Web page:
I find myself in a most unlikely place an a sunny summer Saturday. Home, sitting at the computer after returning from a bookstore run for fresh reading material and the latest financial papers. This is more like my bad weather weekends but I find myself grounded from the world of fast boating. My ribs, the victim of a disastrous albeit temporary defeat in The Great Squirrel War are cracked and I find the idea of bouncing across the bay untenable at this moment. So I here I sit with a stack of books, there are no games on at the moment of interest. We are in the sliding dead end days of summer now for orioles fans, 15 games out of the wildcard, never mind the lead and with the exception of days when Eric Bedard strides to the field in the fashion of young potential god Of the Mound playing nothing even resembling the game of baseball. Preseason football holds no interest, all my fantasy football drafts are complete so I am left with time on my hands to ruminate about the ramifications of everything and nothing. At the moment, my focus is on the book I just completed, The Gonzo Way Bu the wife of The High Priest of gonzo, Anita Thompson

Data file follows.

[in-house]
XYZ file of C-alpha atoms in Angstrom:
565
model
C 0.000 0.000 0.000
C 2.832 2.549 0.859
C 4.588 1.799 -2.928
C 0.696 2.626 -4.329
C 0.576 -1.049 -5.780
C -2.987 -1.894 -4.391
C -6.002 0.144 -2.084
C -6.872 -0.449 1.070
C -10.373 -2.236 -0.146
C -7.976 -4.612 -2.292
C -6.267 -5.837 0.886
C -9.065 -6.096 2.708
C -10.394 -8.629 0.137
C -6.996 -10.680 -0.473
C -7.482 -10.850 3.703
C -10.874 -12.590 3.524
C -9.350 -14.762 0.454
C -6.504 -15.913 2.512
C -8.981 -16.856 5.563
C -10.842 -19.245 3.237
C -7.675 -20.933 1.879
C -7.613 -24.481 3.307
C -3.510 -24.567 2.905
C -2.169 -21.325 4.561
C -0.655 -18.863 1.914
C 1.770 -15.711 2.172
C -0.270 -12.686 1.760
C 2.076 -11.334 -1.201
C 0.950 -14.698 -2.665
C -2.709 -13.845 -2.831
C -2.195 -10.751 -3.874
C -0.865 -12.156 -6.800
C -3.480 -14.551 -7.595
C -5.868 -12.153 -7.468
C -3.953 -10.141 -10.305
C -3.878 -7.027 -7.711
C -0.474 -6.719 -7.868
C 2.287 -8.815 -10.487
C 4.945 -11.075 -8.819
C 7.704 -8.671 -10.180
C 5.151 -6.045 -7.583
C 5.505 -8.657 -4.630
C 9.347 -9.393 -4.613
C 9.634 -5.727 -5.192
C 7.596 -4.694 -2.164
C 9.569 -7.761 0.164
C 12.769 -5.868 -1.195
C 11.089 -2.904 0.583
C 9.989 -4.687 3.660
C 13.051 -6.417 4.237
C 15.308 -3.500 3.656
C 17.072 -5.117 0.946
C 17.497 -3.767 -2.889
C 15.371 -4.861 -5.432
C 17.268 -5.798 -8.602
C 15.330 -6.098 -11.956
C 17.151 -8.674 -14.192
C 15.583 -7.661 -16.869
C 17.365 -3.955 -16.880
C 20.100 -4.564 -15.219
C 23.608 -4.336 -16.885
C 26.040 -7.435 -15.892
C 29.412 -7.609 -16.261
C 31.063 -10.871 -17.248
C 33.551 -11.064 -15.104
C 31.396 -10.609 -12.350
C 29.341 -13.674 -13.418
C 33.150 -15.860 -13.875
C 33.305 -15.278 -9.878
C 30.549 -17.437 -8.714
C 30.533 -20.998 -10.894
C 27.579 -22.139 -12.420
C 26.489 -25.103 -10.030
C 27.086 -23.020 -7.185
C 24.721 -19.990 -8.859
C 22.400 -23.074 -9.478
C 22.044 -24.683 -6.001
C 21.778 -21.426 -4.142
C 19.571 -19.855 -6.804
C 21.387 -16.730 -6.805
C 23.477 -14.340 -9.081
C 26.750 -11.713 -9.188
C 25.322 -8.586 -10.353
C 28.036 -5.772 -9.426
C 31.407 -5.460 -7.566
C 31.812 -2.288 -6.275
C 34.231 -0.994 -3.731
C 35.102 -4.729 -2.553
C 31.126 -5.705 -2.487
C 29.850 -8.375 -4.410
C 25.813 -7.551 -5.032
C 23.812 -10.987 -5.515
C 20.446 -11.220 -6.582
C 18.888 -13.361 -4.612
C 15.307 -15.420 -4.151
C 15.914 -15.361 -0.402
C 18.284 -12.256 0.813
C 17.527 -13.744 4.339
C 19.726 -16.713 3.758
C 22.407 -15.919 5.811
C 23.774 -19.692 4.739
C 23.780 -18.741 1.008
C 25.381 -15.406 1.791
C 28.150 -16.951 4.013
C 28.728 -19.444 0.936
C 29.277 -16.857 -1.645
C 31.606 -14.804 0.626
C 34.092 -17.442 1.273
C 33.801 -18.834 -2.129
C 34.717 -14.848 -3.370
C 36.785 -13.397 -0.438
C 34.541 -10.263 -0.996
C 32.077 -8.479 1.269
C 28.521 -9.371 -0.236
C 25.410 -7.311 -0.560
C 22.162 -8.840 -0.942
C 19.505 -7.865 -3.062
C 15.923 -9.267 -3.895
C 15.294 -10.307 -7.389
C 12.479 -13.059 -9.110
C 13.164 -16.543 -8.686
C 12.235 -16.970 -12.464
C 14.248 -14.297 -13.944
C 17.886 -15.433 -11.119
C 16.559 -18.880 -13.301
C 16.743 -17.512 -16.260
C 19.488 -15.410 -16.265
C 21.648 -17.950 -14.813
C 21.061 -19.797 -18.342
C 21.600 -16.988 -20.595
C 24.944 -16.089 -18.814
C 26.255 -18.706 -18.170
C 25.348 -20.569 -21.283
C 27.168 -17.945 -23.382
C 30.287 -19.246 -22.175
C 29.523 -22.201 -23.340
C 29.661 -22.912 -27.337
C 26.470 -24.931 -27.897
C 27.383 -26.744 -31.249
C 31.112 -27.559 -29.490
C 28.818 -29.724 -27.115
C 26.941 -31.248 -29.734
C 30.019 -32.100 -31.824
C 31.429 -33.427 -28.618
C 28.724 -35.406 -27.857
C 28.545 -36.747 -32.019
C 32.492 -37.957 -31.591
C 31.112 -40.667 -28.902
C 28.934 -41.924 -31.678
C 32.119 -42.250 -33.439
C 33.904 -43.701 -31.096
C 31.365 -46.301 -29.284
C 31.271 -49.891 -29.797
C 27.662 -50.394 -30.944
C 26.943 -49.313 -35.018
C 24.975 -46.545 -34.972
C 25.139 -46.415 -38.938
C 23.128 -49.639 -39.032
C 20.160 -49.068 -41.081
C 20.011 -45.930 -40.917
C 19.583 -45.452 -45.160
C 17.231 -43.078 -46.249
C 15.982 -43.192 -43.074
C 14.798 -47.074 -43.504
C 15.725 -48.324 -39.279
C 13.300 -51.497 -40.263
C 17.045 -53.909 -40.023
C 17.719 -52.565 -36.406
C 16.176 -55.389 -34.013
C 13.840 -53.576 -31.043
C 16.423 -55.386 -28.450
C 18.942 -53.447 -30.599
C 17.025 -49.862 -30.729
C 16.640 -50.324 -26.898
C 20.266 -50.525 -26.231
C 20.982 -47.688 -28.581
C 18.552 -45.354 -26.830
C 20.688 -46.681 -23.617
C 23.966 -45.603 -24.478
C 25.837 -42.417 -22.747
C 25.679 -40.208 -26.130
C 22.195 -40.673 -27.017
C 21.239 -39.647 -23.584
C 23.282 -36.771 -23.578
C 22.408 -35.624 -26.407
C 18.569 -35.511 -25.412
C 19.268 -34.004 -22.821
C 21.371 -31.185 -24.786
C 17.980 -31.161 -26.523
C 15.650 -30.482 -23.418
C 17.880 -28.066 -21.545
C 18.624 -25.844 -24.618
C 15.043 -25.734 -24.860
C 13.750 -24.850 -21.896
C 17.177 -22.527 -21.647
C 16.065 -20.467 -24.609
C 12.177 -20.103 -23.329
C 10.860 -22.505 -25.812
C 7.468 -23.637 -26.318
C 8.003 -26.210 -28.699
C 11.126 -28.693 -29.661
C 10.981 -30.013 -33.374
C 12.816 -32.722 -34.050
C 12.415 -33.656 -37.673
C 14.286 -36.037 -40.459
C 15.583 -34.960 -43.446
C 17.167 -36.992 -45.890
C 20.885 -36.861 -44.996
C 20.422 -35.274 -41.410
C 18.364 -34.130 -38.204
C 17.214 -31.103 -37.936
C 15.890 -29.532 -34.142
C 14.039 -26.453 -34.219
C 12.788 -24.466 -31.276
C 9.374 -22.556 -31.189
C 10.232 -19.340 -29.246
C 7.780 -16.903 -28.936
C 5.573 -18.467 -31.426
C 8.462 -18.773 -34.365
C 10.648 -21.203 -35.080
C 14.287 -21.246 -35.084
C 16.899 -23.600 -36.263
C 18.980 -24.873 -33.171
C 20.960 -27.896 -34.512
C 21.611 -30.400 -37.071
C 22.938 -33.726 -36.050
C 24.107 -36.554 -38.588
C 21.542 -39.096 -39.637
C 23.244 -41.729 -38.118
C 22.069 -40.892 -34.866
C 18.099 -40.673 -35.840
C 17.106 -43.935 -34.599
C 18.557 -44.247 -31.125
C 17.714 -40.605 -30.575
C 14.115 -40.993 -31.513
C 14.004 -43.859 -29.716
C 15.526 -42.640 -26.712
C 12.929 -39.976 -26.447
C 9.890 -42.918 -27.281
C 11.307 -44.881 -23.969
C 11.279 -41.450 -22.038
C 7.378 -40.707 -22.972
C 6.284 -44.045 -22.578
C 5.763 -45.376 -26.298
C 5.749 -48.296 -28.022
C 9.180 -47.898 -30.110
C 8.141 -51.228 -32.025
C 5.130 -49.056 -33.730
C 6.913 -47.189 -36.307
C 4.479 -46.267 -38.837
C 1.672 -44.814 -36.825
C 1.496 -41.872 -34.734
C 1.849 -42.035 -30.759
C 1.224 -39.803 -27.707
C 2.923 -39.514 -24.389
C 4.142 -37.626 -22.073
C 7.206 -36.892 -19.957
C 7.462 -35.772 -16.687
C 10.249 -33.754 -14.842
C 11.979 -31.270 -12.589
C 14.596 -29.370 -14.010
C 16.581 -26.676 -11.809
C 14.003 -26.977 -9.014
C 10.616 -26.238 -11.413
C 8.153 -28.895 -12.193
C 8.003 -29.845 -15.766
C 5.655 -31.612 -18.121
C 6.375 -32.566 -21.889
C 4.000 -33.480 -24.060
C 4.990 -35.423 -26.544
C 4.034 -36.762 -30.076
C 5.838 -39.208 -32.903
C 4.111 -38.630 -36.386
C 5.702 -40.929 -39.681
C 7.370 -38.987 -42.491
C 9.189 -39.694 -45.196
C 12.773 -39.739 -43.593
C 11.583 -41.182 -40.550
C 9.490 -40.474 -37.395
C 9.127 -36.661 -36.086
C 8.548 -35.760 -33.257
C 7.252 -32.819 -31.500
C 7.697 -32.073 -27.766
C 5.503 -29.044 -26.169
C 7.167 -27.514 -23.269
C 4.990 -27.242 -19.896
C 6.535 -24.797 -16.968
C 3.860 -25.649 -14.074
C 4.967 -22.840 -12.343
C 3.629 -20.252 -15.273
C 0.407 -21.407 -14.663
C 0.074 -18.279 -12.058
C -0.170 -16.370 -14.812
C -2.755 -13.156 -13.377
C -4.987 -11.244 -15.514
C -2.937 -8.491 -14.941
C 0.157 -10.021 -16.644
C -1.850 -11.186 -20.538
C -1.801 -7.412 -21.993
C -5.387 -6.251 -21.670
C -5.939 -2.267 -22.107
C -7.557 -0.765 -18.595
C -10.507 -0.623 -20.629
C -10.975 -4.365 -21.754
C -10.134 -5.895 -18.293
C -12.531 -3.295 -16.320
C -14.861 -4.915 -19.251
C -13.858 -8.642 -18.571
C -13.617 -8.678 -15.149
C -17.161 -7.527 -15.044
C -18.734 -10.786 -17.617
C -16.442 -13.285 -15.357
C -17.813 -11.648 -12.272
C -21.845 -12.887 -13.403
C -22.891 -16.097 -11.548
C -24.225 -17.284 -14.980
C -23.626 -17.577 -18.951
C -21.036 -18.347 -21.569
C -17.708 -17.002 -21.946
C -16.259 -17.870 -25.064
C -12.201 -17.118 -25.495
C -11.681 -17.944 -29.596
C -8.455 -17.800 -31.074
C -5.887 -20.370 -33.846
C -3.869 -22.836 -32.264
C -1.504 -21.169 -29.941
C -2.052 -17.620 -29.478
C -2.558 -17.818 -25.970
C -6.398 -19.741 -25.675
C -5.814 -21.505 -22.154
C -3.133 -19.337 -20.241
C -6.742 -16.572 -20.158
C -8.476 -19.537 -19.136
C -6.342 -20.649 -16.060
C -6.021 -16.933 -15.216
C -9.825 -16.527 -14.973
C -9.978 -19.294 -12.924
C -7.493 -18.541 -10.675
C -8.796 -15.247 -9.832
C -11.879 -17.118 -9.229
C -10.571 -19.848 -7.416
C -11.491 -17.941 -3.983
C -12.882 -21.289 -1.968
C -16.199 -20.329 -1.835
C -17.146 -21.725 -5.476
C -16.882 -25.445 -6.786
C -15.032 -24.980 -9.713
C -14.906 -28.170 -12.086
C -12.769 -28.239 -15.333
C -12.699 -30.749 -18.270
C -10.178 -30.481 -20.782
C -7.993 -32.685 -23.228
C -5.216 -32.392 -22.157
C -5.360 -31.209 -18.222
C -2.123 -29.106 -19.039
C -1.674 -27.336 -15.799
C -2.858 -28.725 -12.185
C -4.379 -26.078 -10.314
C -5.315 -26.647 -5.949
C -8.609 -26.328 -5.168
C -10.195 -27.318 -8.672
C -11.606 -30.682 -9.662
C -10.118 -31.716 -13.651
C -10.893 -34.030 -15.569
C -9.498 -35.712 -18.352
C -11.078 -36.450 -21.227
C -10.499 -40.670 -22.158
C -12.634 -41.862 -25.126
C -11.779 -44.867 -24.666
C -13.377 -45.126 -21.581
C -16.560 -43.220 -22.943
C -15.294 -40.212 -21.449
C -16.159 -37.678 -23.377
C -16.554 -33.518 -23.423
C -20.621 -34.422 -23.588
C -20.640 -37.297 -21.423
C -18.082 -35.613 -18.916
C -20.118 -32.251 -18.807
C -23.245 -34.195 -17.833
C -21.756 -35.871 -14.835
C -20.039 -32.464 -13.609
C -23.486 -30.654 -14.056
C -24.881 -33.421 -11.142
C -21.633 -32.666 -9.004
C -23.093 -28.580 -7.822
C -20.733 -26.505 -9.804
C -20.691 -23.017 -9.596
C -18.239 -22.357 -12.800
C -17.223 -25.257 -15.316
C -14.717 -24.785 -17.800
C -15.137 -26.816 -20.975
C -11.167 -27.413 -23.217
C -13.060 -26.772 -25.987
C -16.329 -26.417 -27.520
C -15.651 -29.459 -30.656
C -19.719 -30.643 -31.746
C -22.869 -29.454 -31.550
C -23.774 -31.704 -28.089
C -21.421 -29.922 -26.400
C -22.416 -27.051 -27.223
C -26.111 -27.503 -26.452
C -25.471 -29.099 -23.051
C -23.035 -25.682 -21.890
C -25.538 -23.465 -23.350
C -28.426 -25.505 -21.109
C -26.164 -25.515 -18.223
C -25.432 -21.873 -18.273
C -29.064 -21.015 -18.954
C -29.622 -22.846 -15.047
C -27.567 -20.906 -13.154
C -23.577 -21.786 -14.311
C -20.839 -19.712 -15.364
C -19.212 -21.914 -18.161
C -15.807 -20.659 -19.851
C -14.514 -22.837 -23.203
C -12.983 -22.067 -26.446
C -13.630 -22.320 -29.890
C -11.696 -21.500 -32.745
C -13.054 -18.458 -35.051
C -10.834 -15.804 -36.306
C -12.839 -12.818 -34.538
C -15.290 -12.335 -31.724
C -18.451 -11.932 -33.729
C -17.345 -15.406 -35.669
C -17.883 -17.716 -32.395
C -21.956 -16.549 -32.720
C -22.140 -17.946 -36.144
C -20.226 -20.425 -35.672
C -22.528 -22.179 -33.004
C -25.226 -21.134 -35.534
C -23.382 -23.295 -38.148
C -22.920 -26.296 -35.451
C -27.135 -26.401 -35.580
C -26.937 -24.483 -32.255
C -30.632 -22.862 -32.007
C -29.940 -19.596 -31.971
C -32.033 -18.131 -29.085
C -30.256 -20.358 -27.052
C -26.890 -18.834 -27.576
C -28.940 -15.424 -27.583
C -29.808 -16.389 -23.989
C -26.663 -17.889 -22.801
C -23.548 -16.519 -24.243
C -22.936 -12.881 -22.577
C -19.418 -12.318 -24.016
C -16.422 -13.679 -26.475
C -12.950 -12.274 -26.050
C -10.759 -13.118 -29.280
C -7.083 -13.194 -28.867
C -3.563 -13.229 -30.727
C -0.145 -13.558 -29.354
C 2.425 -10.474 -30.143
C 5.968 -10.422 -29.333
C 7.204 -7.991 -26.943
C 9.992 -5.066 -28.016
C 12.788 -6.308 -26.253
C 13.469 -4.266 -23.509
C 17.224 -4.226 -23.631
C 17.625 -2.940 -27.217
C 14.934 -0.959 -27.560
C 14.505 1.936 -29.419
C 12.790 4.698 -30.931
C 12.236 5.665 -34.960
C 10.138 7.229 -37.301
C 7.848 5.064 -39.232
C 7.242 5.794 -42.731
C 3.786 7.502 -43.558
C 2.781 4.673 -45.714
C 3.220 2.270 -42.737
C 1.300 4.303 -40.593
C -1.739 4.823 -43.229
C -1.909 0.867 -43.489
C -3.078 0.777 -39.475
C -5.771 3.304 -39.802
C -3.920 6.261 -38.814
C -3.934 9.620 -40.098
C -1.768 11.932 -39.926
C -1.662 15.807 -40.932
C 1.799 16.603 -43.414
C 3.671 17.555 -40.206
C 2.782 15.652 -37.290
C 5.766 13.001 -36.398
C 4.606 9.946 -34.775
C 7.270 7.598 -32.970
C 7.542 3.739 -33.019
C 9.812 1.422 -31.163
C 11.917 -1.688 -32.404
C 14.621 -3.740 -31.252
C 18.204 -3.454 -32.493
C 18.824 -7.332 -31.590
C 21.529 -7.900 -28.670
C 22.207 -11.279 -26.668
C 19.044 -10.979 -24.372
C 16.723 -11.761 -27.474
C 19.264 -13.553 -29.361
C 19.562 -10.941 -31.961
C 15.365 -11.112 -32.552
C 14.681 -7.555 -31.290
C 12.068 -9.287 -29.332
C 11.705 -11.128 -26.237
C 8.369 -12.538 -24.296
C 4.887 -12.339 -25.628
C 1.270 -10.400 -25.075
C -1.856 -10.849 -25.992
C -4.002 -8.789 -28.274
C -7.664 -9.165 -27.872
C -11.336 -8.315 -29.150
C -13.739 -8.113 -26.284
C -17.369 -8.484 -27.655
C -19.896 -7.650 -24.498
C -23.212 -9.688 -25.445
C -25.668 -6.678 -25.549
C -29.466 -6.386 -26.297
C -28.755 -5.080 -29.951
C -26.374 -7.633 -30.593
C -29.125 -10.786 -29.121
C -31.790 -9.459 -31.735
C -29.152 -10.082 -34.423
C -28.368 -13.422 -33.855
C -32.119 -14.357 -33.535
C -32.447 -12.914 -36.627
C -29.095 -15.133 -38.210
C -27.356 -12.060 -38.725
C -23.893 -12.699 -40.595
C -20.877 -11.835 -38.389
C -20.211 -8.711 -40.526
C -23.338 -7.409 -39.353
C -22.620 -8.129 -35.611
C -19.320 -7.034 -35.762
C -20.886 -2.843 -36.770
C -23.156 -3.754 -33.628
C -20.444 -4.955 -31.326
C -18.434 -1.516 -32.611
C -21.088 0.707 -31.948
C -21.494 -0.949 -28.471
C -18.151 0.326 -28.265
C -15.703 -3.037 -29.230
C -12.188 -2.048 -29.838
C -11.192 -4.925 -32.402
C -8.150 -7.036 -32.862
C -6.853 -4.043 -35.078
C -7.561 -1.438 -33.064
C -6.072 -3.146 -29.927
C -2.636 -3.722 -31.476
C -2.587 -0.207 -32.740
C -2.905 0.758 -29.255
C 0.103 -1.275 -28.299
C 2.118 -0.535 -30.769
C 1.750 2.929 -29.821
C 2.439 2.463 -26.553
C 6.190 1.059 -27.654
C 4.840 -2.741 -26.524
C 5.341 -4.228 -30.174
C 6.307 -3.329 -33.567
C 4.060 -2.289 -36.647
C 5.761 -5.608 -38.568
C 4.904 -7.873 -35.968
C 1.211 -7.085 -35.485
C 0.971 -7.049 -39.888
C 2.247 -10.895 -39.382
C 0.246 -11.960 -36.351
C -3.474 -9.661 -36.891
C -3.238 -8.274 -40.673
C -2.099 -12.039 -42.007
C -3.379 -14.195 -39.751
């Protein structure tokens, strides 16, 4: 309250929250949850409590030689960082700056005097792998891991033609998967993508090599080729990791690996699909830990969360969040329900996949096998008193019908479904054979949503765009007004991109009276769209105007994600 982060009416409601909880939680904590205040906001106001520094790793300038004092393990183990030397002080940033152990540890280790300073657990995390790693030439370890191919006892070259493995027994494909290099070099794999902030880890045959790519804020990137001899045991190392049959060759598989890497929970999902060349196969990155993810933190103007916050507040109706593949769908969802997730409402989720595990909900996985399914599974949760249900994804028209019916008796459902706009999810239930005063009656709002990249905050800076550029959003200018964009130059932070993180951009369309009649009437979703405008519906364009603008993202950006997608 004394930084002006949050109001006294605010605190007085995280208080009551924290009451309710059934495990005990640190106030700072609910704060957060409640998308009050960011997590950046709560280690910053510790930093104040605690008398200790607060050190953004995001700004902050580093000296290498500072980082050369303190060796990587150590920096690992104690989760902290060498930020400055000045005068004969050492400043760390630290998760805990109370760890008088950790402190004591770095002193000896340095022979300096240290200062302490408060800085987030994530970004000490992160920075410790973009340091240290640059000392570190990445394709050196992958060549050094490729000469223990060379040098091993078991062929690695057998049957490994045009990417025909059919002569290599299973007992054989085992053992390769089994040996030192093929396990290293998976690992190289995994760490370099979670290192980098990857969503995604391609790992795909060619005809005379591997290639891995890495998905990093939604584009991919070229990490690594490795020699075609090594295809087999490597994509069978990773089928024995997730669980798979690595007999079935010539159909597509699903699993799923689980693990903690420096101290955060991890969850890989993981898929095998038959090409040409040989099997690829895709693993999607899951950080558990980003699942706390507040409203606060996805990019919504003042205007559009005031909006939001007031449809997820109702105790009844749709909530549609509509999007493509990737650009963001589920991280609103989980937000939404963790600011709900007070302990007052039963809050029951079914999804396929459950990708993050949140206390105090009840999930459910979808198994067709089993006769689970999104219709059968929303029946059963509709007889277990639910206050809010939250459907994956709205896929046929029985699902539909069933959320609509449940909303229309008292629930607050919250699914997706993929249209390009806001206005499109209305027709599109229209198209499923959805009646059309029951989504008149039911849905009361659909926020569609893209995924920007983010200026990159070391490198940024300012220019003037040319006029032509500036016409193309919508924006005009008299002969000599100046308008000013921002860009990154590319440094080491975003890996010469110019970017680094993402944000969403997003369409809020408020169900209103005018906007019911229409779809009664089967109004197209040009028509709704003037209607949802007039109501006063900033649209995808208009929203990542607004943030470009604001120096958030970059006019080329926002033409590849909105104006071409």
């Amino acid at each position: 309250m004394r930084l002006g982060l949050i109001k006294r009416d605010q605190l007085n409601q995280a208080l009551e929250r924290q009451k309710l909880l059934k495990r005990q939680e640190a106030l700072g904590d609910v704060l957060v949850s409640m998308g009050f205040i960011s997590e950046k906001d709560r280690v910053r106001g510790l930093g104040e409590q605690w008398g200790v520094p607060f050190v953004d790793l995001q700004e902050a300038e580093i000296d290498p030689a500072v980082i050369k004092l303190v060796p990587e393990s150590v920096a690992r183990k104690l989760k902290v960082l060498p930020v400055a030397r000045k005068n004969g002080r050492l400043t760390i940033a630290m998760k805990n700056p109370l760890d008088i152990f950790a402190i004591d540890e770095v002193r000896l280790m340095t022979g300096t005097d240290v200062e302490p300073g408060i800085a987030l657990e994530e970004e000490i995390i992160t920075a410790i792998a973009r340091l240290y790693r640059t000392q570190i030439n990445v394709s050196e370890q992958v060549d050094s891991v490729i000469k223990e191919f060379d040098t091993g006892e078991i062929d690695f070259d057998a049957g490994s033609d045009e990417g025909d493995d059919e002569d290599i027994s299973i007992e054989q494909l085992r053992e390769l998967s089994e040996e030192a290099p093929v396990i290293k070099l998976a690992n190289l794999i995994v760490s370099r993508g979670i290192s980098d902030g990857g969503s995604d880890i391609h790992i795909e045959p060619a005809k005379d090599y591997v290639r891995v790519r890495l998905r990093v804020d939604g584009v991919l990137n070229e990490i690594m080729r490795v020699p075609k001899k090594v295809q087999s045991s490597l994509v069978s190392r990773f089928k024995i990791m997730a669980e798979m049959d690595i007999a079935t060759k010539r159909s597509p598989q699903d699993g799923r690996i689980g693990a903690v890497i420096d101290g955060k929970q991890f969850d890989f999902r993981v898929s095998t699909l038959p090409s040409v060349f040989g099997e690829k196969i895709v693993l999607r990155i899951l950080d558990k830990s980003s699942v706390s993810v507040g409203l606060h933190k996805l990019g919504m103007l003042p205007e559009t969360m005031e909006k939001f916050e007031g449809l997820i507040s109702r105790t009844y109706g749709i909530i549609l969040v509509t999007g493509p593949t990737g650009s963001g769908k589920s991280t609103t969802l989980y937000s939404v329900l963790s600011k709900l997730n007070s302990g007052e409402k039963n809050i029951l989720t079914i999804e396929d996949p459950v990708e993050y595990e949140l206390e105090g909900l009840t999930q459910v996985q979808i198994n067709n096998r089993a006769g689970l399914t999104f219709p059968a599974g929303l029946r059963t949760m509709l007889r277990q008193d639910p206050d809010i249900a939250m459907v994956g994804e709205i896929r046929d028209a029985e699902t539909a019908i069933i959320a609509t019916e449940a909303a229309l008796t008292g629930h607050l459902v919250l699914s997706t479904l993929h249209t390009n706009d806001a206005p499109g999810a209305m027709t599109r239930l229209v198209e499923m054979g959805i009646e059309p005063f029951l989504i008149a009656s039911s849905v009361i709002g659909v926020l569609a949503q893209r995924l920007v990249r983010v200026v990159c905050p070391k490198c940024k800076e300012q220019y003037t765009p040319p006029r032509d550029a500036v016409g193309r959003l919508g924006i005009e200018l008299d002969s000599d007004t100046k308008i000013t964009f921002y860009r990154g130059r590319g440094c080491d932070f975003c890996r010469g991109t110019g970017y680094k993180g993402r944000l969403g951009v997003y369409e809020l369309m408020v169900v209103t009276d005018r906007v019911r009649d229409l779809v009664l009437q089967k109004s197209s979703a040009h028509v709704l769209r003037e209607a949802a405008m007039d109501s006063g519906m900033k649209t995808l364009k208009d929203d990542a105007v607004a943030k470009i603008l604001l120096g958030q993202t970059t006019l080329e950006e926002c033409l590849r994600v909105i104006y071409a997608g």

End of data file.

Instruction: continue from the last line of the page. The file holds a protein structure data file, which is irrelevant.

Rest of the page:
I confess that in my youth I was a great admirer of Hunter Thompson, the great god of gonzo. I stumbled across the good doctor when I was 18 and working my away through life as a traveling salesman of sorts. As I found myself all too many nights in yet another decrepit single sink railroad hotel on the outskirts of some military or small college town, books, my friends from childhood remained one of my favorite refuges from the world. I had a co-worker of a similar literary bent and we read all the stuff young men should read as they attempt to explode onto the worlds stage. Thompson, Kerouac, Ginsberg and of course John d. MacDonald. We toiled long hours each day selling modestly overpriced books to the unsuspecting and unwary and spent our nights, fueled by alcohol and a few select substances of suspect legality in savage pursuit of the lessons and legends of our literary heroes. Thompson was the perfection to which all aspired, and despite failing nightly to achieve the heights the good Doctor soared to, we never stopped trying. As years went by, I read him less and less as the political gulf between out views began to widen and nagging little things like marriage and children began to cut deeply into the available time for soul searching on the highways and in the bar rooms of life. It was clear to me that the reagens policies were working, restoring not just Americas economy but her self confidence and place in the world. Thompson continue to rant and rail against the great motivator’s well as refused to admit the utter failure of the Carter years and I just sort of stopped reading him. Along with jail cells. Illegal smiles, fist fights and Carlos Castaneda, Hunter Thompson became just another memory of a marvelously misspent youth.